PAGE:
Mitochondrial DNA, or maternal DNA, is used extensively in scientific disciplines and allows researchers to make connections between sample subjects and their ancestors. While both maternity and paternity DNA can be used to provide information about a person, the maternal type has special features that make it especially accurate at describing this relationship. This is because, in its mitochondrial form; it is passed directly from the mother to child without any change. It then goes through mutation at a predictable rate. This type of genetic material is produced by organelles called mitochondria within the nucleus, or membrane enclosed center of a cell. These organelles work to convert food to energy for the cells in the form of a substance called adenosine triphosphate, which every cell in your body needs to keep doing its job.
Due to the location within the cell that mitochondrial DNA is made, it tends to be far more durable than the paternal form, though the latter is more commonly used in criminal investigations. In cases where remains have undergone either decay or other forms of destructive processes, the maternal form is the only referential resource that is recoverable. Additionally, since each cell produces so many copies of this type, it is also much easier to extract reliably. These two facts have led to its use in forensic investigations to help identify the remains of victims.
History is full of evidence of military conflict, and one of the most confounding aspects of it has been the difficulty in identifying soldiers’ remains. Using maternal DNA, scientists can make a definitive connection between the remains of a soldier and a living relative. This tactic has been used for the identification of soldiers from the Vietnam War, which left many families unsure of the fates of their loved ones. A prime example of this type of technology at work is the case of First Lieutenant Michael Blassie, an Air Force soldier that was shot down during Vietnam. His remains were identified by comparing them to his mother and his sister’s DNA.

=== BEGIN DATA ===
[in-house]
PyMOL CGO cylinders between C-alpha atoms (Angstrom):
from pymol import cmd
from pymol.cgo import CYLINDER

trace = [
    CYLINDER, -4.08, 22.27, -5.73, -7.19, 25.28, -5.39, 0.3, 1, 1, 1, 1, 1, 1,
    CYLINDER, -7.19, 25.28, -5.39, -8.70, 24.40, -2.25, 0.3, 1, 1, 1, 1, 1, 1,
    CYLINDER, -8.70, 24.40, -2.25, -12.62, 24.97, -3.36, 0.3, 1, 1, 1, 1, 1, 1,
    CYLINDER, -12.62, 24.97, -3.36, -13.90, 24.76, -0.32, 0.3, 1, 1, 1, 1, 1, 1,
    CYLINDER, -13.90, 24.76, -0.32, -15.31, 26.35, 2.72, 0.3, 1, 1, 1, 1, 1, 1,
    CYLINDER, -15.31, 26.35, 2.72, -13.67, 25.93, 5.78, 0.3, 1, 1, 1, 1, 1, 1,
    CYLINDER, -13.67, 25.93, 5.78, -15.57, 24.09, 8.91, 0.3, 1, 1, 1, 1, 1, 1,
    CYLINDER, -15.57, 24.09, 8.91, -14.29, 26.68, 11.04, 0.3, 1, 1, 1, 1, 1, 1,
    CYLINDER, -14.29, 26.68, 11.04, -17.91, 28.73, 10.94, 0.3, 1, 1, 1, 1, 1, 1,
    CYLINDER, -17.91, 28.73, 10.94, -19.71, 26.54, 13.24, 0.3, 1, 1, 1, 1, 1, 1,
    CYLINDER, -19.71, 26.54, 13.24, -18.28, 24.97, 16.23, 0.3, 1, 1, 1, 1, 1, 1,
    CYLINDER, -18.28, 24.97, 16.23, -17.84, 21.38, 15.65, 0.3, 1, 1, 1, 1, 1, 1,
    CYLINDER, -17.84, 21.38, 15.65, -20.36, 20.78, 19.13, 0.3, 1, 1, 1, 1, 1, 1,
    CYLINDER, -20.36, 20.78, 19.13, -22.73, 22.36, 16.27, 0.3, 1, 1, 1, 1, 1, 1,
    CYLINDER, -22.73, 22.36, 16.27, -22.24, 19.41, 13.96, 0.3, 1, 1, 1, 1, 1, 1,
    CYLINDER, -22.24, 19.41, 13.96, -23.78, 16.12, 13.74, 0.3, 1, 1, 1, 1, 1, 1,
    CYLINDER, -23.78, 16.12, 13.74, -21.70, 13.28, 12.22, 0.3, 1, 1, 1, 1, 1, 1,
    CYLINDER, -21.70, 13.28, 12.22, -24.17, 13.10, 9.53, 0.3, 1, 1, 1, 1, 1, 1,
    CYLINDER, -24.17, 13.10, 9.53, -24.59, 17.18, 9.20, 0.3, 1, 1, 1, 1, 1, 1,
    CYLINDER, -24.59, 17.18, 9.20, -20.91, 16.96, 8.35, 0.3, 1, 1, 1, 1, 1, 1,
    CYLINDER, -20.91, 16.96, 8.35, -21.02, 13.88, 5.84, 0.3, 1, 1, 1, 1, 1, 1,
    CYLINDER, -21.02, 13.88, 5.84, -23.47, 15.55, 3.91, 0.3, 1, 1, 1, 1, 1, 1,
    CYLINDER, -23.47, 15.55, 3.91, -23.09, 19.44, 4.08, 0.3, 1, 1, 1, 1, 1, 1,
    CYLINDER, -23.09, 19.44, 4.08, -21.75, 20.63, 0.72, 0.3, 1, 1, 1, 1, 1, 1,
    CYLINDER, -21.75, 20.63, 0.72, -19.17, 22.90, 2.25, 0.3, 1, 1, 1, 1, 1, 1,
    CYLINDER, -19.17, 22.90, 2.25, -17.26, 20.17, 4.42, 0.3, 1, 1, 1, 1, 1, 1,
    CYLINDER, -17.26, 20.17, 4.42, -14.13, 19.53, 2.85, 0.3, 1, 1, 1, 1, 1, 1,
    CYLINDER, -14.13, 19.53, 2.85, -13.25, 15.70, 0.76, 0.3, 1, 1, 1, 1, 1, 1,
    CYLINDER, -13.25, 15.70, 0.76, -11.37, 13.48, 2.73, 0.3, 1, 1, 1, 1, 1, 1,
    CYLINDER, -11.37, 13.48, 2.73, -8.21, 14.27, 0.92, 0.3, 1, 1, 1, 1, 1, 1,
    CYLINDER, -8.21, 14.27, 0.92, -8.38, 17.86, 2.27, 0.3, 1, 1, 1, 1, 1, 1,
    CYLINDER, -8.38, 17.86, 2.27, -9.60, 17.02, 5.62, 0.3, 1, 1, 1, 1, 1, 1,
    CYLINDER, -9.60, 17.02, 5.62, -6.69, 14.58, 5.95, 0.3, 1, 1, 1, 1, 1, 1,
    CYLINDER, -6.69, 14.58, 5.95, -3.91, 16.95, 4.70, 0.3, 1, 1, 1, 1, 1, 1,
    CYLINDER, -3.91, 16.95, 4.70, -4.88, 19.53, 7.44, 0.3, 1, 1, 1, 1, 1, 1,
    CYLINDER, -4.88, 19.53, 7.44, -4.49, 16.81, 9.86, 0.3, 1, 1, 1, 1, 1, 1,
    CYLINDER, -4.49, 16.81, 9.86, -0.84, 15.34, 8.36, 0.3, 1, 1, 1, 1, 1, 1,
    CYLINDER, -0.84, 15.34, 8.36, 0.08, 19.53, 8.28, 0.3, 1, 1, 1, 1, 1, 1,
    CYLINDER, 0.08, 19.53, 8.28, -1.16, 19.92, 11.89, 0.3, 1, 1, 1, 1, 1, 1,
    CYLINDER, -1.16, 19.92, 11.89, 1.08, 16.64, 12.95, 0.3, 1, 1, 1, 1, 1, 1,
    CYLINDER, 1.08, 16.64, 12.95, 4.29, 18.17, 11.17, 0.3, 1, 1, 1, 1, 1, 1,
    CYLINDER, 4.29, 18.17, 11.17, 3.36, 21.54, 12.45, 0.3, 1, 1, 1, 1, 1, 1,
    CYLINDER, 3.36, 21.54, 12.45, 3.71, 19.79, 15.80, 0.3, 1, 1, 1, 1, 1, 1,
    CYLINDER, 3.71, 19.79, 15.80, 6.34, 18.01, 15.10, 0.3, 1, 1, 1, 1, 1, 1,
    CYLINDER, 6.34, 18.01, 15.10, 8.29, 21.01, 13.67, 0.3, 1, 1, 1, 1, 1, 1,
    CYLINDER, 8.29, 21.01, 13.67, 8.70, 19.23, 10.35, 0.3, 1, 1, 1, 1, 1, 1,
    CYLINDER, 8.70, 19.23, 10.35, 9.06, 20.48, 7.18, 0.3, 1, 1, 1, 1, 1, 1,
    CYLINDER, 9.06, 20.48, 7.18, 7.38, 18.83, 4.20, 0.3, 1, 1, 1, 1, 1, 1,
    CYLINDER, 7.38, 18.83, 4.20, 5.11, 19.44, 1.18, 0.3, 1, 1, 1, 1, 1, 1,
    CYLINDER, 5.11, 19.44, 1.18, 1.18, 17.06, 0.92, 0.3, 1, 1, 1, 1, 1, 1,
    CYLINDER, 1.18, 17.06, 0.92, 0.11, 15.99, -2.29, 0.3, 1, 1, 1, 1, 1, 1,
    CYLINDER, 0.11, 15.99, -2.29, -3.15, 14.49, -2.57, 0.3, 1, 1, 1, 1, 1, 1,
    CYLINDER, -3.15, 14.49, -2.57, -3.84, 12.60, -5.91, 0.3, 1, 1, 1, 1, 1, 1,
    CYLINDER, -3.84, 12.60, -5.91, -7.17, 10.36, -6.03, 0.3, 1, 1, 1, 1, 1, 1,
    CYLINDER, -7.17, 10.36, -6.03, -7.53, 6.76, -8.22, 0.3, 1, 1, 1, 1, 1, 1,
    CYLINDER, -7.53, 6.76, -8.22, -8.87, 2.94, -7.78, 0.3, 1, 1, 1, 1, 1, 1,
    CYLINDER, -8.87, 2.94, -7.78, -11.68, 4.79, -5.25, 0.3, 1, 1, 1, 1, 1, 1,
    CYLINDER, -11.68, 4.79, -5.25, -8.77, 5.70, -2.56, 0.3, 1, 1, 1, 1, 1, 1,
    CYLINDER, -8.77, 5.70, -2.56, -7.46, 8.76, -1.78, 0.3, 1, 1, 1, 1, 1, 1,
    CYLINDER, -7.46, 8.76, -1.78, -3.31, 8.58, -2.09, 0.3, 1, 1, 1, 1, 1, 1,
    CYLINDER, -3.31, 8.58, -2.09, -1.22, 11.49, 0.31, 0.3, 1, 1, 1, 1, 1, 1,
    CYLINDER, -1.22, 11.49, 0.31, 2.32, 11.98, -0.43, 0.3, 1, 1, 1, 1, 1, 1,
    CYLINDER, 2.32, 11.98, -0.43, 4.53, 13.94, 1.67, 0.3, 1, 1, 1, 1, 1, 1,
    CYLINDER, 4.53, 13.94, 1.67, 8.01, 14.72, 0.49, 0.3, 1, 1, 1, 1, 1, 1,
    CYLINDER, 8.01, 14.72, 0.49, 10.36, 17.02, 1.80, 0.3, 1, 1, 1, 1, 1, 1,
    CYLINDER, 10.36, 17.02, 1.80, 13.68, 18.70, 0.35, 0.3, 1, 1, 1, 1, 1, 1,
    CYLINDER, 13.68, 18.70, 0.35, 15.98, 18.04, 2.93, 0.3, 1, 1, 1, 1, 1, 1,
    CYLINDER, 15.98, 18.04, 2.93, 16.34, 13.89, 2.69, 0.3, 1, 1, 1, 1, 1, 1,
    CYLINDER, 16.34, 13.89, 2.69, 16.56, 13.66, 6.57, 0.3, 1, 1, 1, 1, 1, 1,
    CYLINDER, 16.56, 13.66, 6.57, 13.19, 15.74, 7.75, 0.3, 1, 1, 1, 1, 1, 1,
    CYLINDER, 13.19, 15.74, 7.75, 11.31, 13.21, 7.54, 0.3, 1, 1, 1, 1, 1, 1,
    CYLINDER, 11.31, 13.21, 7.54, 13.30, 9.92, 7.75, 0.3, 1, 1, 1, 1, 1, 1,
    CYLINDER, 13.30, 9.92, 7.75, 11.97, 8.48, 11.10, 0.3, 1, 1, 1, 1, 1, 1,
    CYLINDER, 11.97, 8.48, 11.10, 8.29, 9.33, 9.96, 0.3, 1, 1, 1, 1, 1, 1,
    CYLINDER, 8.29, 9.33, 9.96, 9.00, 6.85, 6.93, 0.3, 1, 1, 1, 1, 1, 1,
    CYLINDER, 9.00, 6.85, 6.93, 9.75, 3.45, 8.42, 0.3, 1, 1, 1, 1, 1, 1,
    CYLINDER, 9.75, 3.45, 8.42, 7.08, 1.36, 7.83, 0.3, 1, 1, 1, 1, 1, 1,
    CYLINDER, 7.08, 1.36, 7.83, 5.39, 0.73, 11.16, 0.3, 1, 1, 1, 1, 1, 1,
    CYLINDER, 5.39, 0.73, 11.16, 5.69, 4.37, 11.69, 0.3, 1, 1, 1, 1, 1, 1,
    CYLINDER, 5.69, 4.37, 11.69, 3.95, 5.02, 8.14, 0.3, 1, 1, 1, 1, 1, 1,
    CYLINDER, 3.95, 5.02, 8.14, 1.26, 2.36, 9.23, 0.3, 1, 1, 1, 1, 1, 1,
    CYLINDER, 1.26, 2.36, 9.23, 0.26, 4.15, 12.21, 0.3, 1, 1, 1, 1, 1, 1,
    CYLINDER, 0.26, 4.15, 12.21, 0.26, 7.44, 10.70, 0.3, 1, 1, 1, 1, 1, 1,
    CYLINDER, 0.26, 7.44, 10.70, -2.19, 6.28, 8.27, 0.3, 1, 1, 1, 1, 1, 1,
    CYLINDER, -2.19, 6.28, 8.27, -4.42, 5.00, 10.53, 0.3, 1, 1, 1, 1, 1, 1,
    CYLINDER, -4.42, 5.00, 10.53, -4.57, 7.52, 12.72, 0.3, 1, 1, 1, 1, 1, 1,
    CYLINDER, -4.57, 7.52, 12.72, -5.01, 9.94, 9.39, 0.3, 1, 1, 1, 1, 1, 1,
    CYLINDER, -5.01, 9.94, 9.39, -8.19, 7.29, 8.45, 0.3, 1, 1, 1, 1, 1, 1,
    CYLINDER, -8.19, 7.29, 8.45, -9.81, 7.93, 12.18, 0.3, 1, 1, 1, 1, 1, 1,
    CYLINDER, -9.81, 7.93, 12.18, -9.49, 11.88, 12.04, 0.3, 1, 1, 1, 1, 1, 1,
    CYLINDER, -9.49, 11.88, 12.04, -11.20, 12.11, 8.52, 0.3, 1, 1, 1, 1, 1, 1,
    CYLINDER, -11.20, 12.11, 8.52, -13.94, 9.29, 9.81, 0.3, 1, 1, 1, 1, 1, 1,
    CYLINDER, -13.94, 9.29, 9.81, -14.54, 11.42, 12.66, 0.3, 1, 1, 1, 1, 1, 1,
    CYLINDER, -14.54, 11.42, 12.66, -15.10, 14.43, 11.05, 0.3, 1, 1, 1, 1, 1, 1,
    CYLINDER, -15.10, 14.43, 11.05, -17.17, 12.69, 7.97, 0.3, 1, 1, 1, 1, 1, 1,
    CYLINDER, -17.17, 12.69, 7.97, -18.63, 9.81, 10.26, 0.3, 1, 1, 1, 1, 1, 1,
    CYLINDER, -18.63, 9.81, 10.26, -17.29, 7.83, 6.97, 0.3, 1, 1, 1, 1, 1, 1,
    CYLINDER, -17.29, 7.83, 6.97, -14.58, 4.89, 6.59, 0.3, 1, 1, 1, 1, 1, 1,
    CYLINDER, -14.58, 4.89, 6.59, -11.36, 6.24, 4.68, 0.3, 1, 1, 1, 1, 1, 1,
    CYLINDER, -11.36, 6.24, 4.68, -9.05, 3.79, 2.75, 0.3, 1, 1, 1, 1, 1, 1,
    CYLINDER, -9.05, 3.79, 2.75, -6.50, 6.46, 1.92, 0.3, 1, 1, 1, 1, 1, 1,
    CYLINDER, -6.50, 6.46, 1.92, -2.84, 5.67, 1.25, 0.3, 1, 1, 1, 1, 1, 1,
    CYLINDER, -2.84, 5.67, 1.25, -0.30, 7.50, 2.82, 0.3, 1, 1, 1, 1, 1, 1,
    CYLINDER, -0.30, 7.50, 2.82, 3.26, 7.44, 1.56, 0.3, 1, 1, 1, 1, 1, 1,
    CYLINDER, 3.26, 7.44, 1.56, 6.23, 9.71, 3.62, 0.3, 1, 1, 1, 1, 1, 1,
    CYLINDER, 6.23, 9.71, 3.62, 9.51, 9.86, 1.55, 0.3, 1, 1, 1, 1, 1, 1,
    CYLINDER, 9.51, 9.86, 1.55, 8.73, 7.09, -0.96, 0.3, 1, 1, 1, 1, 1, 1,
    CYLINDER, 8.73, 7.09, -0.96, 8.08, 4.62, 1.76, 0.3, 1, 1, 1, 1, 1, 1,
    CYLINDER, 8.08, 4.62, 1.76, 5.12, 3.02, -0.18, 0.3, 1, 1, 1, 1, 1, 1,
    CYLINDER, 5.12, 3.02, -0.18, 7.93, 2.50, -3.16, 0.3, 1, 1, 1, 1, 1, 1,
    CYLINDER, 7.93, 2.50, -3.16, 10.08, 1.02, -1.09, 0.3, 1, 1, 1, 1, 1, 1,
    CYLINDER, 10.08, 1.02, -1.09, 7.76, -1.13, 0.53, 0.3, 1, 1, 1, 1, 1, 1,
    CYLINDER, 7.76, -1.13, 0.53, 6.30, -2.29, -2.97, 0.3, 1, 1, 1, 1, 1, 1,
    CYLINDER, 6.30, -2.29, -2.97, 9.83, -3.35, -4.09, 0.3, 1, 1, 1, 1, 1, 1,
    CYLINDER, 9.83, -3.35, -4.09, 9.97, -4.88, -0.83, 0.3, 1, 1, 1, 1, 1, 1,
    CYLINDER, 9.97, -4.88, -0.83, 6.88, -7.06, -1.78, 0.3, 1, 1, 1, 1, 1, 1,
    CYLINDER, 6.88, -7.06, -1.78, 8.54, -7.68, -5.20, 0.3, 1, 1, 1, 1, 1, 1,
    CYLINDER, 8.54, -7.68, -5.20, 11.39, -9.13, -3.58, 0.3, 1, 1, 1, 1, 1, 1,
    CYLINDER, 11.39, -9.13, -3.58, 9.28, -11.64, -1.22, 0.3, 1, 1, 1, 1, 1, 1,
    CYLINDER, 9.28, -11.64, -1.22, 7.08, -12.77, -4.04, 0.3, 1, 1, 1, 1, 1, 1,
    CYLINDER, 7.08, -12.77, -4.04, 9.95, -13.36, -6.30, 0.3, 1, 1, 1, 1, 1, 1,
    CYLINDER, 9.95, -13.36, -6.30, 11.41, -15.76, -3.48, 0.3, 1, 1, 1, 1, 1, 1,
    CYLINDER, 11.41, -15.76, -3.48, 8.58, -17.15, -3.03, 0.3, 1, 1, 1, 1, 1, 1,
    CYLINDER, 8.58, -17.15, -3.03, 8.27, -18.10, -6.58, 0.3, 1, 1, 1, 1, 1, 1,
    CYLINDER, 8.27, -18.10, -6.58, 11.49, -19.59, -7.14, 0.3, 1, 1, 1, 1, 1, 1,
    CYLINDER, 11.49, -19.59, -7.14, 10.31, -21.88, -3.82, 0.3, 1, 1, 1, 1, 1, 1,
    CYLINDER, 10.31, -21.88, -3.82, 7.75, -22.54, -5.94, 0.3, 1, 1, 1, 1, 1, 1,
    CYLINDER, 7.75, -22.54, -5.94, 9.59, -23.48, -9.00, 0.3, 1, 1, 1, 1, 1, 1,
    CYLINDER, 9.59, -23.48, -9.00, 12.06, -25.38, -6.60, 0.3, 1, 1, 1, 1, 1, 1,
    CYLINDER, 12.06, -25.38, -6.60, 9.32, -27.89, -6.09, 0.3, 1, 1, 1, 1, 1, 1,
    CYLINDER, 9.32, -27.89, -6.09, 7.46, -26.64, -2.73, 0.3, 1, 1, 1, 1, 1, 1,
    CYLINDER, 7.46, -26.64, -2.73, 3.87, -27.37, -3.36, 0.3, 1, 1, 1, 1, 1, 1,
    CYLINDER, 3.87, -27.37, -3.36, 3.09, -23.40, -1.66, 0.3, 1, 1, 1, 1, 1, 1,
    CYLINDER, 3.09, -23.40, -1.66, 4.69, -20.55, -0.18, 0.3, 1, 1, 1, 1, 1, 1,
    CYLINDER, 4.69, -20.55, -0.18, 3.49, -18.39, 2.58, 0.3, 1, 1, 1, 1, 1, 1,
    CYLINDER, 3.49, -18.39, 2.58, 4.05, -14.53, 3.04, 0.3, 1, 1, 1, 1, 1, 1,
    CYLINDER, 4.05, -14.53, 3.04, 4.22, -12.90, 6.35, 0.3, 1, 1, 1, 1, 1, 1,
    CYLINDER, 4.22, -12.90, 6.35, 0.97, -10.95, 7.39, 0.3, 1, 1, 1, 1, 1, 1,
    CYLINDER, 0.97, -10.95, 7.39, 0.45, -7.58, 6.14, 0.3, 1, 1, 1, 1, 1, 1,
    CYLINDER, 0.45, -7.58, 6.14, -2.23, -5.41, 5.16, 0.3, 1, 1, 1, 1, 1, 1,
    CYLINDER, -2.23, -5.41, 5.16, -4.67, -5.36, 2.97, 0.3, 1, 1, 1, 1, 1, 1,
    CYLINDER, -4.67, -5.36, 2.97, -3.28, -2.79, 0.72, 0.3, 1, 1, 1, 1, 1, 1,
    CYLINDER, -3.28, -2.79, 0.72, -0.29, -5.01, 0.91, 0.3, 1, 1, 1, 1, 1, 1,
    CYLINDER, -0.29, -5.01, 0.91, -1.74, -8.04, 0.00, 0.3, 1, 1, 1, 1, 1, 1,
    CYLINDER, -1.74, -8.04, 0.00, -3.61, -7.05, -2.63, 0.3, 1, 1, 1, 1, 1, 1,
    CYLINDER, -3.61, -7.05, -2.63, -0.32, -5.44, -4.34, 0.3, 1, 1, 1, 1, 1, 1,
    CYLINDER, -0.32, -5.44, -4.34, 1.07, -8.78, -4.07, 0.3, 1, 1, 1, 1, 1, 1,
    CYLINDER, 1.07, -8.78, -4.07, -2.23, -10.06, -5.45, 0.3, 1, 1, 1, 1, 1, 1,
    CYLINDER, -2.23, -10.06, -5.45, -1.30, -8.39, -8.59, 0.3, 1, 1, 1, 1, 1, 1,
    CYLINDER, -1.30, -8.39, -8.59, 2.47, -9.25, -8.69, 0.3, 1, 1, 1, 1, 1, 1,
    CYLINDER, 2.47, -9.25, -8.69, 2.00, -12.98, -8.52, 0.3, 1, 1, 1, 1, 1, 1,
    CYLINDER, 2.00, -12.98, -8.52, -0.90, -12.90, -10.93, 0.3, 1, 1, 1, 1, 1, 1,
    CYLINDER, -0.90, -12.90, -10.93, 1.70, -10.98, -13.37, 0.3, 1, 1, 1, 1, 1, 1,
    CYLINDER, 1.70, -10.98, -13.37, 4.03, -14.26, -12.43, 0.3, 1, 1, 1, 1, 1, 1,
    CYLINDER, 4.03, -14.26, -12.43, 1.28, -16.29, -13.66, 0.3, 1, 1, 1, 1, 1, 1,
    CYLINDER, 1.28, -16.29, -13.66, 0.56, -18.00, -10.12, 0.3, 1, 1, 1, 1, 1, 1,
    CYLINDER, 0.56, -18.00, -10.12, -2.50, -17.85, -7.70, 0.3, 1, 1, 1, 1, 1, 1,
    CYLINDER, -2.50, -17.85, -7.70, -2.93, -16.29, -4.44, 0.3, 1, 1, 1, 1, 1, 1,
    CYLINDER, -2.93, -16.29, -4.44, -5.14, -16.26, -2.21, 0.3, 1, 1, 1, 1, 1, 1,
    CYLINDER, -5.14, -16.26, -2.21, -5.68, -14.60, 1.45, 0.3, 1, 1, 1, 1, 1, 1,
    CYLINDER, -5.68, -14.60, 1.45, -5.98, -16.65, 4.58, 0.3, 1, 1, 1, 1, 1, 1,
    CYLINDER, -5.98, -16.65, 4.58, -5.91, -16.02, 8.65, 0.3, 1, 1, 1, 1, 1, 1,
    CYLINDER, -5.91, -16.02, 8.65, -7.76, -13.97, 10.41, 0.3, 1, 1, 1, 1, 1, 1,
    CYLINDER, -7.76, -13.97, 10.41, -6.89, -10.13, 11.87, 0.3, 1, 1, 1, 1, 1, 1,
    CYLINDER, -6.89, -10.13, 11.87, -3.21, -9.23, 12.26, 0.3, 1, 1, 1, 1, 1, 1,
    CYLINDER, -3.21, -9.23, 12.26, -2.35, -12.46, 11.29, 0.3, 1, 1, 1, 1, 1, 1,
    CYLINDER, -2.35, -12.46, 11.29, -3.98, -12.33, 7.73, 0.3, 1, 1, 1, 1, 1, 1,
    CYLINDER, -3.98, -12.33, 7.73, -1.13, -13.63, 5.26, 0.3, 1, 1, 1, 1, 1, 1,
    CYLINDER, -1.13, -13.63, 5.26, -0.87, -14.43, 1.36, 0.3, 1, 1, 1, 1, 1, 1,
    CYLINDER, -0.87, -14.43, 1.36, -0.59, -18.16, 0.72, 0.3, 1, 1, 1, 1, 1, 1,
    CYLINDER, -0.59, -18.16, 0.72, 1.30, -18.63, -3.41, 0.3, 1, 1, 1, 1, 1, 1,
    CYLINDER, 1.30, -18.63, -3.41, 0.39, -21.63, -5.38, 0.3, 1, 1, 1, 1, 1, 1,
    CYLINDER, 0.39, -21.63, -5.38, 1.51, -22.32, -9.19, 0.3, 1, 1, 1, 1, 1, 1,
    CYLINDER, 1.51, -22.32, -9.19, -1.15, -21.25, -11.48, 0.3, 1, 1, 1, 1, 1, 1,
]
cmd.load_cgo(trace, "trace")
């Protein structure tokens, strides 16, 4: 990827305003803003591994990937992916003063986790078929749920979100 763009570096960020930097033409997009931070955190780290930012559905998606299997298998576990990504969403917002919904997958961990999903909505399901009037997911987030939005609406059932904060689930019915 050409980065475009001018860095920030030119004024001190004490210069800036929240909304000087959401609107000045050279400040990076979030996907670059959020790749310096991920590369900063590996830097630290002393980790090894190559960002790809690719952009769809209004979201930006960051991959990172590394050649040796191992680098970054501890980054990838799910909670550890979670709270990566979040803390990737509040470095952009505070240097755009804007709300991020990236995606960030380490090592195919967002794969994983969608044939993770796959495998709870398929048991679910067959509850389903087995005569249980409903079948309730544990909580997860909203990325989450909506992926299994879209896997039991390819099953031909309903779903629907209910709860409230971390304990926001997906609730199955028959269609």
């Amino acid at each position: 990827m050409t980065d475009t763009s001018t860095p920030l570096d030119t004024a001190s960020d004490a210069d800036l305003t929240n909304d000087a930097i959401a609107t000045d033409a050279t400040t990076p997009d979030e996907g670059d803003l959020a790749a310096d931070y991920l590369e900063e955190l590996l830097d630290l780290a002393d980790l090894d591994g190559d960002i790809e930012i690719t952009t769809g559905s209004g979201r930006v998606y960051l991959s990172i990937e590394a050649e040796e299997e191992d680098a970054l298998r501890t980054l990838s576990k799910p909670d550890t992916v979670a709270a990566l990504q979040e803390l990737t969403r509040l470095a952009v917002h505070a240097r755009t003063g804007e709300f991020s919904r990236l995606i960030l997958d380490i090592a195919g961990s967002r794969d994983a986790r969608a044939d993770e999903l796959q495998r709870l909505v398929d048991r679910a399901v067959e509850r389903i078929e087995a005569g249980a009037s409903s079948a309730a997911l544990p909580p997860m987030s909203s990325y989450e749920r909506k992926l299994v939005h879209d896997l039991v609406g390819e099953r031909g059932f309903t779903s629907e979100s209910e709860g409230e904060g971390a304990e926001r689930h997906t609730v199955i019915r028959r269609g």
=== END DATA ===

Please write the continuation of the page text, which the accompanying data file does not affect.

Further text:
Mitochondrial Eve is the theoretical ancestor of all modern humans, including you. This means that all humans are related to one another through ancestry from a single female in Africa that, by some estimation, would have lived as much as 200,000 years ago. By using regressive models, the predictable rate of mutation that occurs in this type of genetic material was able to be used to provide a mathematically derived estimate of how long ago the most recent common ancestor of all humans would have lived.
The Neanderthal Connection
Archaeology is a field that has benefited immensely from the study and research into mitochondrial DNA. In an attempt to reconcile the relationship between modern humans and the hominid species known as the Neanderthal, this type of genetic material has revealed much about the relationships between the two. In fact, it has been found that anyone with a recent ancestry outside of continental Africa is, on average, over two percent Neanderthal. This means that interbreeding occurred, and the evidence is likely in your genes.
Mitochondrial DNA is a topic that is likely to continue being at the forefront of genetic science for the near future. Few things in biology port so well to mathematical science and being able to base scientific studies on such a clearly understood biological component has proven to be an exceptionally effective tool for research. Given how central this type of genetic material is to modern science, you are likely to see even more groundbreaking uses for it in years to come.